The other issue is which universities are dropping down the ranks. Elite U.S. private universities are doing better than fine: There are 12 of them in the latest ARWU top 20, up from 10 in 2004. State universities are not. There are four in the top 20 this year, down from seven in 2004. They do even worse in the THE and QS rankings, with only two (the University of California at Los Angeles and UC Berkeley) in the THE top 20 and none in the QS top 20 (the University of Michigan comes in 21st). And in the lower rungs of the top 500, where most of the U.S. attrition has been occurring, it is generally public institutions that are doing the falling.
Among the U.S. public universities that have dropped out of the ARWU top 500 since 2004 are the University of Akron, the University of Alaska at Fairbanks, the University of Arkansas at Little Rock, Auburn University, Clemson University, the University of Idaho, the University of Louisville, the University of Maine, the University of Massachusetts at Boston, Michigan Technological University, the University of Mississippi, Montana State University, the New Jersey Institute of Technology, Northern Arizona University, Old Dominion University, the University of Nevada at Reno, the University of Rhode Island, San Diego State University, Texas Tech University, Utah State University and the College of William and Mary. 3
There's a pretty simple explanation for this: Public funding for higher education stopped going up in the U.S. a while ago. From 1991 to 2016, according to the State Higher Education Executive Officers Association, the inflation-adjusted dollars appropriated per full-time equivalent student at public universities in the U.S. fell 17 percent, while per-student tuition charged by state institutions went up 104 percent. There's been a modest funding recovery lately, with per-student appropriations up 3 percent from 2011 through 2016. But on the whole the U.S. has been getting stingier with public higher education just as much of the rest of the world has been investing more in it.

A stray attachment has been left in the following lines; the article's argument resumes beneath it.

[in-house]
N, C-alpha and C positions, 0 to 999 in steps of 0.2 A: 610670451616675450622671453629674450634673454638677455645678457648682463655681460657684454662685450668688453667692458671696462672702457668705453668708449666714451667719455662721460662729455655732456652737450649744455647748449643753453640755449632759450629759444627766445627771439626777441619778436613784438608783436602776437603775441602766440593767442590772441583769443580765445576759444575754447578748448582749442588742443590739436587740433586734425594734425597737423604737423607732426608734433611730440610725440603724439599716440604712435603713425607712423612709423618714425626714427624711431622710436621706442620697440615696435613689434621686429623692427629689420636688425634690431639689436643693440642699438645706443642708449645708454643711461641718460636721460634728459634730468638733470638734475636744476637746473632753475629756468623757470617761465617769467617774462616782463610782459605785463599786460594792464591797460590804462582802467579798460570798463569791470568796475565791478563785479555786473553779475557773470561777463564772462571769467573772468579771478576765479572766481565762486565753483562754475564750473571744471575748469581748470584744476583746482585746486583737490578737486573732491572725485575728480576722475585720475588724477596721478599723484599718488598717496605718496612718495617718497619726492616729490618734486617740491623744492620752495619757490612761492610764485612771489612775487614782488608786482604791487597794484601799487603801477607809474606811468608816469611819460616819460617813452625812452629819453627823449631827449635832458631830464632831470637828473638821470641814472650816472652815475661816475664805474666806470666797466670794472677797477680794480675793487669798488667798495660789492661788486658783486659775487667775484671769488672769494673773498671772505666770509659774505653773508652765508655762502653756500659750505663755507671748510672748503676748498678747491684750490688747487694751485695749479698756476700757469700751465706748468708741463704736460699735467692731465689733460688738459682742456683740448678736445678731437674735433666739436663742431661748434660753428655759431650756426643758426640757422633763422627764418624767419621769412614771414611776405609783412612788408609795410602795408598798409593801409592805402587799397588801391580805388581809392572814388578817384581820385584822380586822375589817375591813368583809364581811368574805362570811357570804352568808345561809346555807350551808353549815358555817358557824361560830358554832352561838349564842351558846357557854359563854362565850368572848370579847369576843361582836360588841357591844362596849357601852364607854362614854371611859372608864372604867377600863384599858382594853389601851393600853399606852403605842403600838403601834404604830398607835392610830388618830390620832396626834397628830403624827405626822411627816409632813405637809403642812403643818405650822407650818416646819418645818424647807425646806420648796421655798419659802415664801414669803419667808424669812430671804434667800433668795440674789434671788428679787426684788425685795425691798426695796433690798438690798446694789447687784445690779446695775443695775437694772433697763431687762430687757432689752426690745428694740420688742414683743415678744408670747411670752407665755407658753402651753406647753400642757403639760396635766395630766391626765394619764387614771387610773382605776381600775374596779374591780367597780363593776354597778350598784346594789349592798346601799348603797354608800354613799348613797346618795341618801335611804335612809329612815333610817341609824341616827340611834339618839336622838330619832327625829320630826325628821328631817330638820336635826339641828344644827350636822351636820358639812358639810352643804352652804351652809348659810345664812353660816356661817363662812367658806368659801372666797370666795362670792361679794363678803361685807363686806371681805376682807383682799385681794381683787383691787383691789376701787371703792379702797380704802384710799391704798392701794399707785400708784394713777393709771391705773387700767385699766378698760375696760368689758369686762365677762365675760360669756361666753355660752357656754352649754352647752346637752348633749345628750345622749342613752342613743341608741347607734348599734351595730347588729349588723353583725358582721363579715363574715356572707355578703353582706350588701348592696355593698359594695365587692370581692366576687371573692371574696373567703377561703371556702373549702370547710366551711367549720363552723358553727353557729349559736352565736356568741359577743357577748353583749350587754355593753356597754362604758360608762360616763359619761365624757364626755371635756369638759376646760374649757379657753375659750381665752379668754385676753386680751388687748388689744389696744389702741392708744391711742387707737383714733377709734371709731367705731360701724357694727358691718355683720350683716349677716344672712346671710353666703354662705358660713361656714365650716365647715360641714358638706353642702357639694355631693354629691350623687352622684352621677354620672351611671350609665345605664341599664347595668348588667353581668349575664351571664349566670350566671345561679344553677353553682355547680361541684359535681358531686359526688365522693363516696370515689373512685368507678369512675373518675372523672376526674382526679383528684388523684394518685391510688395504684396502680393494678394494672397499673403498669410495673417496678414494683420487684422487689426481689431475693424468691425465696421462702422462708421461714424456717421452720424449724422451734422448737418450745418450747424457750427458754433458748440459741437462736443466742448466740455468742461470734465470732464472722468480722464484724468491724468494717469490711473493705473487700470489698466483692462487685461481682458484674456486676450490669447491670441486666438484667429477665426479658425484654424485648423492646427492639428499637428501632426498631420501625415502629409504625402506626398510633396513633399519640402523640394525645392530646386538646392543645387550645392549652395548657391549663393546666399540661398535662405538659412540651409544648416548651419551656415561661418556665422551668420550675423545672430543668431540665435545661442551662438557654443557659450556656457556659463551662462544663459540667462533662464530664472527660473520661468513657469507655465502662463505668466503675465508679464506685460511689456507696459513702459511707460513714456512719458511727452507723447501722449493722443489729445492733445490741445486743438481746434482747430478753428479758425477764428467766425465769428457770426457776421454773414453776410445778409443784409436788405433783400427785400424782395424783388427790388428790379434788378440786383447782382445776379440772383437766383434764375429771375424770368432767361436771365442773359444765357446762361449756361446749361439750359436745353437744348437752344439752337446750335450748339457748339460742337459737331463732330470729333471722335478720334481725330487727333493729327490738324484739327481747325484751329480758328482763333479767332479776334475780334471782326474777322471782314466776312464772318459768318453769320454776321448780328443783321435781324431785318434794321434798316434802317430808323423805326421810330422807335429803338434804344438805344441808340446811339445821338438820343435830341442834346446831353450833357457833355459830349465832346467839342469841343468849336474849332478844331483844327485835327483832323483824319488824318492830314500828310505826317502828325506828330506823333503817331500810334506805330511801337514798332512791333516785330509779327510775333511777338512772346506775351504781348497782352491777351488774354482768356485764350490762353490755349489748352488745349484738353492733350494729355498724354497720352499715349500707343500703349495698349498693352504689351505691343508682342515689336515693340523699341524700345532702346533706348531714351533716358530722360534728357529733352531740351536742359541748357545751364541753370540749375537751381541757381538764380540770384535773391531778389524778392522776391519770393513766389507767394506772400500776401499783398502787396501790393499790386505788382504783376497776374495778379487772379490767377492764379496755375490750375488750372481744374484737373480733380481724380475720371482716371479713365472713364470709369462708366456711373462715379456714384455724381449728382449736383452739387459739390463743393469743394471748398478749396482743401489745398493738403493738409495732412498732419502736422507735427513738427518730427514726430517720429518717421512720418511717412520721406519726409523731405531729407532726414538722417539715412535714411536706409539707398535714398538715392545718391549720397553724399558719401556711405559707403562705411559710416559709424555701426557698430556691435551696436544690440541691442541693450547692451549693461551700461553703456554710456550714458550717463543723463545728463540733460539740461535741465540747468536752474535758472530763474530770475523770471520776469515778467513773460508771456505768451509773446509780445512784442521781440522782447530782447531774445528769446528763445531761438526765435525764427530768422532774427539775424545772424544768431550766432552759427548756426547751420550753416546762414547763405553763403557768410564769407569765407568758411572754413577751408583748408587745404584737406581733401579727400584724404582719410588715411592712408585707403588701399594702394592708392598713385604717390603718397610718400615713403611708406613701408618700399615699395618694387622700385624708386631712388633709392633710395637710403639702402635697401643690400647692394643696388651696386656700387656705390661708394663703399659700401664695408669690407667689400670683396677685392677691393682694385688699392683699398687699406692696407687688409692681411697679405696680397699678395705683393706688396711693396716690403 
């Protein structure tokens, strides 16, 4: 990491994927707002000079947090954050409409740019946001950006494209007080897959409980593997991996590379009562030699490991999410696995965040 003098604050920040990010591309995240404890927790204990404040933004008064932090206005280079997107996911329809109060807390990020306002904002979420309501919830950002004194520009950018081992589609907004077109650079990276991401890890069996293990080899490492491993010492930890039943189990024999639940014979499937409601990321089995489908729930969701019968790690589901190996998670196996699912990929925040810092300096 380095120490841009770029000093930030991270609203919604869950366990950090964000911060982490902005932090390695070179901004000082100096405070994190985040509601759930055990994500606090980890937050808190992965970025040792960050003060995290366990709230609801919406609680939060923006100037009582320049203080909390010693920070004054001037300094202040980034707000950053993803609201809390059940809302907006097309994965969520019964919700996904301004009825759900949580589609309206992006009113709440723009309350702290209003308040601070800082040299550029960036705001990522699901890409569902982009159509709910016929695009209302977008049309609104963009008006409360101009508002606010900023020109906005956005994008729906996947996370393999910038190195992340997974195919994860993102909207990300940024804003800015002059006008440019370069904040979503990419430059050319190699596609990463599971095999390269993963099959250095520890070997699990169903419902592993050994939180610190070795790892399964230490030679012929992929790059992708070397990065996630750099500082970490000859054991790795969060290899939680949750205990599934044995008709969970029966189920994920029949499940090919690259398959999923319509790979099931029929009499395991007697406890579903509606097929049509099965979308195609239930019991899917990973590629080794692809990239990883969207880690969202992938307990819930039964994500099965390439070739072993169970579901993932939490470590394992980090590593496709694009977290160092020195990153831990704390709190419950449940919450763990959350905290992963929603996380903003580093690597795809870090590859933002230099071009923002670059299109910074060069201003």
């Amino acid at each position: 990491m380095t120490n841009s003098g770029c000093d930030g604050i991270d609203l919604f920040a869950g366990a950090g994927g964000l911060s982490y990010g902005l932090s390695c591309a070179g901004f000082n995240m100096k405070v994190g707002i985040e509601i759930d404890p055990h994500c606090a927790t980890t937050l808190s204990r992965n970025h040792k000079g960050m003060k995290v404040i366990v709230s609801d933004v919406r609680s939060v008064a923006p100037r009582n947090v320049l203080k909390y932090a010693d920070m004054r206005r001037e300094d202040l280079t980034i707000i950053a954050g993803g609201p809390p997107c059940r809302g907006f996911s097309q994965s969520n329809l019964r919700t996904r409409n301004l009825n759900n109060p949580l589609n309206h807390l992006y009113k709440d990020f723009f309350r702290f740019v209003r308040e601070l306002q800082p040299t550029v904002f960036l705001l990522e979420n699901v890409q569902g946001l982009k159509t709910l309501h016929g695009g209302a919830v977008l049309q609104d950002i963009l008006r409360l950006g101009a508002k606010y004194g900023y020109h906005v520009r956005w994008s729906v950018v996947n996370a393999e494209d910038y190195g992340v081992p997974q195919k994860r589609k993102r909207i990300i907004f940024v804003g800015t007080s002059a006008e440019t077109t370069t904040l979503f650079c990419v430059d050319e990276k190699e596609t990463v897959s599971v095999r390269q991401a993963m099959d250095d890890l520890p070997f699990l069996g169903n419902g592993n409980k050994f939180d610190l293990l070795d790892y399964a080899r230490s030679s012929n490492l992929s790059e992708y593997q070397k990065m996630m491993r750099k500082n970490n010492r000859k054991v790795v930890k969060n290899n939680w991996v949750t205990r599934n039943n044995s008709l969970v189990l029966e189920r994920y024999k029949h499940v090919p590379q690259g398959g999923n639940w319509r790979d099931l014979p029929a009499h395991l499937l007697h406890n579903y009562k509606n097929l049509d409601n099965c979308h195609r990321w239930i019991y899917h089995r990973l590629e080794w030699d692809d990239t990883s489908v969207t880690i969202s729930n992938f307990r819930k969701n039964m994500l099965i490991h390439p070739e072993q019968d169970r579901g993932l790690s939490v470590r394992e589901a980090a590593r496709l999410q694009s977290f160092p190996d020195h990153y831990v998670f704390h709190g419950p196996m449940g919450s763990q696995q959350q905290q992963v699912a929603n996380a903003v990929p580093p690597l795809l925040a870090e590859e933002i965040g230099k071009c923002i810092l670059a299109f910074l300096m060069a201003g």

University administrators and professors outside the U.S. are well aware of this, and I think that's why top U.S. public universities have fallen further in the partly reputation-based THE and QS rankings than the purely outcome-based ARWU one. It's possible that this reputational decline is predictive of a decline in outcomes. In any case, the trend is not U.S. public universities' friend. And while, as noted, their most prestigious private counterparts are still doing great, public institutions educate far more students in the U.S. (3.3 times as many undergraduates in 2014, according to the National Center for Education Statistics) and do far more research and development. If they keep losing ground, the country is going to feel the effects.
This column does not necessarily reflect the opinion of the editorial board or Bloomberg LP and its owners.
The survey, conducted annually, generates 33 percent of the score. Citations of faculty members' work, student-faculty ratios, research funding, and international student and faculty percentages are among the other factors.
I also counted six public medical schools falling out of the top 500, although several appear to have simply been consolidated into other state universities. The private schools I could find that had dropped out of the top 500 were the Catholic University of America, Howard University, Lehigh University, Loyola University of Chicago, Rensselaer Polytechnic Institute, Southern Methodist University, Wake Forest University and the Medical College of Wisconsin.